We left on a Sunday and arrived in Europe on Monday afternoon. Our appointment for the referral of the first boy was on Tuesday morning. The team from Reece's Rainbow works together like a real team, each member having his or her task to do to make everything run seamlessly. We were picked up and driven from the airport to our apartment by our driver who then escorted us to the grocery store to change money and make sure we understood what to buy and how to buy it. Here we are at the bottles of milk, Art and I bewildered to find there were no gallons! gasp!
Our apartment was fine, except cold. It was unseasonably cold when we were there and the government had not turned on the heat yet. The nights were freezing temps so I was cold, but besides that, we were comfortable and had everything we needed pretty much. It certainly was much more comfortable than other places we have been on adoption trips!
The view out our balcony.
We skyped with the kids at least once a day. What a marvelous thing skype is.
There were beautiful buildings everywhere.
It was much hillier than I expected. And many of the streets were cobblestones, making for an authentic, albeit very bumpy ride.
We toured some interesting churches, and saw some beautiful things.
This was a hot food place in the grocery store. We took out from here for several meals, cheap, hot and yummy.
Ocean Plaza was a huge, high end, new mall. We killed some waiting time walking around the mall for a few hours. It had an ocean theme, with lots of interesting decor, fountains, and this huge aquarium.
As in all parts of adoption, there is a lot of hurry up and wait. After our Tuesday morning appointment for our referral, we had to get some documents notarized Wednesday morning, and return to the office to pick up the referral paperwork late Wednesday afternoon. Very early on Thursday morning we set out with our driver and facilitator/translator, approximately a five hour drive to the first boy's region.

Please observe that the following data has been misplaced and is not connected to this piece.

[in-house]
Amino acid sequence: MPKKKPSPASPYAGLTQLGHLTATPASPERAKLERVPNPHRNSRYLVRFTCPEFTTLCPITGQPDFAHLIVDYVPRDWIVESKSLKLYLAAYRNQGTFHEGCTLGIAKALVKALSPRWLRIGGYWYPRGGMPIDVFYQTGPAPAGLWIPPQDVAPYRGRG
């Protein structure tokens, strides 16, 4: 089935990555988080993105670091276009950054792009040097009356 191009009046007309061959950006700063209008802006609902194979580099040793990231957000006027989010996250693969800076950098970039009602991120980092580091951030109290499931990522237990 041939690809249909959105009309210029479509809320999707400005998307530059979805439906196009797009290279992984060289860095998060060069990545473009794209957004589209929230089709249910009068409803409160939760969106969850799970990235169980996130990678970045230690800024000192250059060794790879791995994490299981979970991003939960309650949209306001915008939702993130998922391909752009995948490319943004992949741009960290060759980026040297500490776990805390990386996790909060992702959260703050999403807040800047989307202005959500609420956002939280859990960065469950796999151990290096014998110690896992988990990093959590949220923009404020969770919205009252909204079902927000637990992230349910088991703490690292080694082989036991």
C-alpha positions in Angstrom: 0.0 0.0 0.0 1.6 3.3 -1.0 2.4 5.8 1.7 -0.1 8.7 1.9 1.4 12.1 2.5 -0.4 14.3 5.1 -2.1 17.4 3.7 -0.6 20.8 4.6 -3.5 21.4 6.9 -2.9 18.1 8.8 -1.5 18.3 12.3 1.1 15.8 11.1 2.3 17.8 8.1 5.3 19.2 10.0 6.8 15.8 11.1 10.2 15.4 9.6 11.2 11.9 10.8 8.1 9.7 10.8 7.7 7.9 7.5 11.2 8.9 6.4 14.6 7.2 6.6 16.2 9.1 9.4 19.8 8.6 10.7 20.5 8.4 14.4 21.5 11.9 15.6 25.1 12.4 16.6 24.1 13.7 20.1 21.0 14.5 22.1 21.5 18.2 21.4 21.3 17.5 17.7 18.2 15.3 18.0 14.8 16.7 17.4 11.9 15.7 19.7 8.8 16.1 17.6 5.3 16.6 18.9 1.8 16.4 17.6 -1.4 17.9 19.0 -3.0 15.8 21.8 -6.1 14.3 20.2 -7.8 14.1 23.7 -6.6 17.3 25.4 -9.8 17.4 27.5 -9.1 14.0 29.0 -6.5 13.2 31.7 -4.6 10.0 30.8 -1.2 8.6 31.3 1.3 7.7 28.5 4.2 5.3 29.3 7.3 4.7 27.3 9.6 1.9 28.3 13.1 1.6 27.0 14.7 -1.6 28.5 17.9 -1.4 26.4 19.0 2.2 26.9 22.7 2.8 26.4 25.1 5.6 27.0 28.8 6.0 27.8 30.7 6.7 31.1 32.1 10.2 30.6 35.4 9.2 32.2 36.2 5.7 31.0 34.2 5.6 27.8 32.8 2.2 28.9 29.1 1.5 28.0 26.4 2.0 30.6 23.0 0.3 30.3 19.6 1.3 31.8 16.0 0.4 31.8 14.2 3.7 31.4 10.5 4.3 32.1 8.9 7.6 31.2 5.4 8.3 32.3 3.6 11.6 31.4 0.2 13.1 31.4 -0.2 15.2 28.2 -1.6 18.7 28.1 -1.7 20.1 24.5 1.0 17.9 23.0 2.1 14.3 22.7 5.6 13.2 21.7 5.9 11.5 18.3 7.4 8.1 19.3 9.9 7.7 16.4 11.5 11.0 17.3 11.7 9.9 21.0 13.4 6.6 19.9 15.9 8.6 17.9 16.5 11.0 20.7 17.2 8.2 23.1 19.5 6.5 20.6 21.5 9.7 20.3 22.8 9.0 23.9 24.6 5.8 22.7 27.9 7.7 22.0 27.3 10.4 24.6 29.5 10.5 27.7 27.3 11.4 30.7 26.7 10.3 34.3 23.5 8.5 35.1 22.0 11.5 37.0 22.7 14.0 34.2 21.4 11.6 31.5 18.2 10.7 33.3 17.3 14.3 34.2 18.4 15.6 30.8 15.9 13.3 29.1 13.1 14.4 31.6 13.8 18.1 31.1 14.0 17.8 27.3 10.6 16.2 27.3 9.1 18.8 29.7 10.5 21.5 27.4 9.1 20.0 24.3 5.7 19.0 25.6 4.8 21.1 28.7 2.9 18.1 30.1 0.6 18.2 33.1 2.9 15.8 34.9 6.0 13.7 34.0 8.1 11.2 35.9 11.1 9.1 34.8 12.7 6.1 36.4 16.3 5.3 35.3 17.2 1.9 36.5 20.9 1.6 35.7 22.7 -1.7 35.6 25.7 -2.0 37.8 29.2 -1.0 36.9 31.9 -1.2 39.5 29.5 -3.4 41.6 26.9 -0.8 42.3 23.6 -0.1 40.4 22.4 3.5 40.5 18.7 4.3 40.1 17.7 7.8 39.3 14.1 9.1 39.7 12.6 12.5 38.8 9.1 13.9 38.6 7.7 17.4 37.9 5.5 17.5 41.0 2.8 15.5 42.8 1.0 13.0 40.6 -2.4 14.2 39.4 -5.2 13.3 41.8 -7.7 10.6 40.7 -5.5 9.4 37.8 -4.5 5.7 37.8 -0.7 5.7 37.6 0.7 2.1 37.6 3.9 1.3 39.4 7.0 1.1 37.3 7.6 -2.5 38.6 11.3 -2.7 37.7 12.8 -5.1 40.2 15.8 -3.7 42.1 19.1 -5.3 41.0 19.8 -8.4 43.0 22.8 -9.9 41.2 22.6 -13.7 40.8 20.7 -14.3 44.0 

We arrived in the city where the child services office that has authority over his institution is situated. We went to child services to pick up the child services lady who was to come with us to the institute.
From there it was about an hour's drive over very rural roads to get to the institution. It was a very bumpy but very interesting ride. I enjoy seeing how people of the world live, especially out in the more rural areas. The countryside here was quite beautiful.
Eventually we reached the institution, and went to the locked gate and rang the buzzer.
This is just inside the gates, at the top of several sets of stairs down to this building, which seemed to be the offices for the institute. The buildings the people lived in were behind this building.
We were taken to a room with some tables and chairs and a desk, and sat waiting for "Emmitt" to be brought in. Besides us, there was the child services lady, our translator and facilitator, the social worker from the institute, the doctor, as well as other institute staff, and the director who showed up towards the end. This was a lot of "official" adult people together to meet a boy who had spent fifteen years in an institute where very few people every came to visit, a place seemingly in the middle of nowhere.
Understandably, when he came in, he was very nervous. He was blinking, and I noticed he was literally shaking. I felt so bad for him and tried to put him at ease. With all the official people around trying to do the business at hand, it was somewhat difficult to communicate effectively with him. We had brought various things, not knowing at what level he would be. He was interested in the book we brought, which had pictures of each member of our family, and our home. To our surprise, he began reading the Ukrainian that I had had translated in the book, and we realized that somehow in the midst of this mental institute where nobody received any formal education, somehow someone had taken the time to teach him to read, and he obviously wanted very much to learn it, or it would not have happened.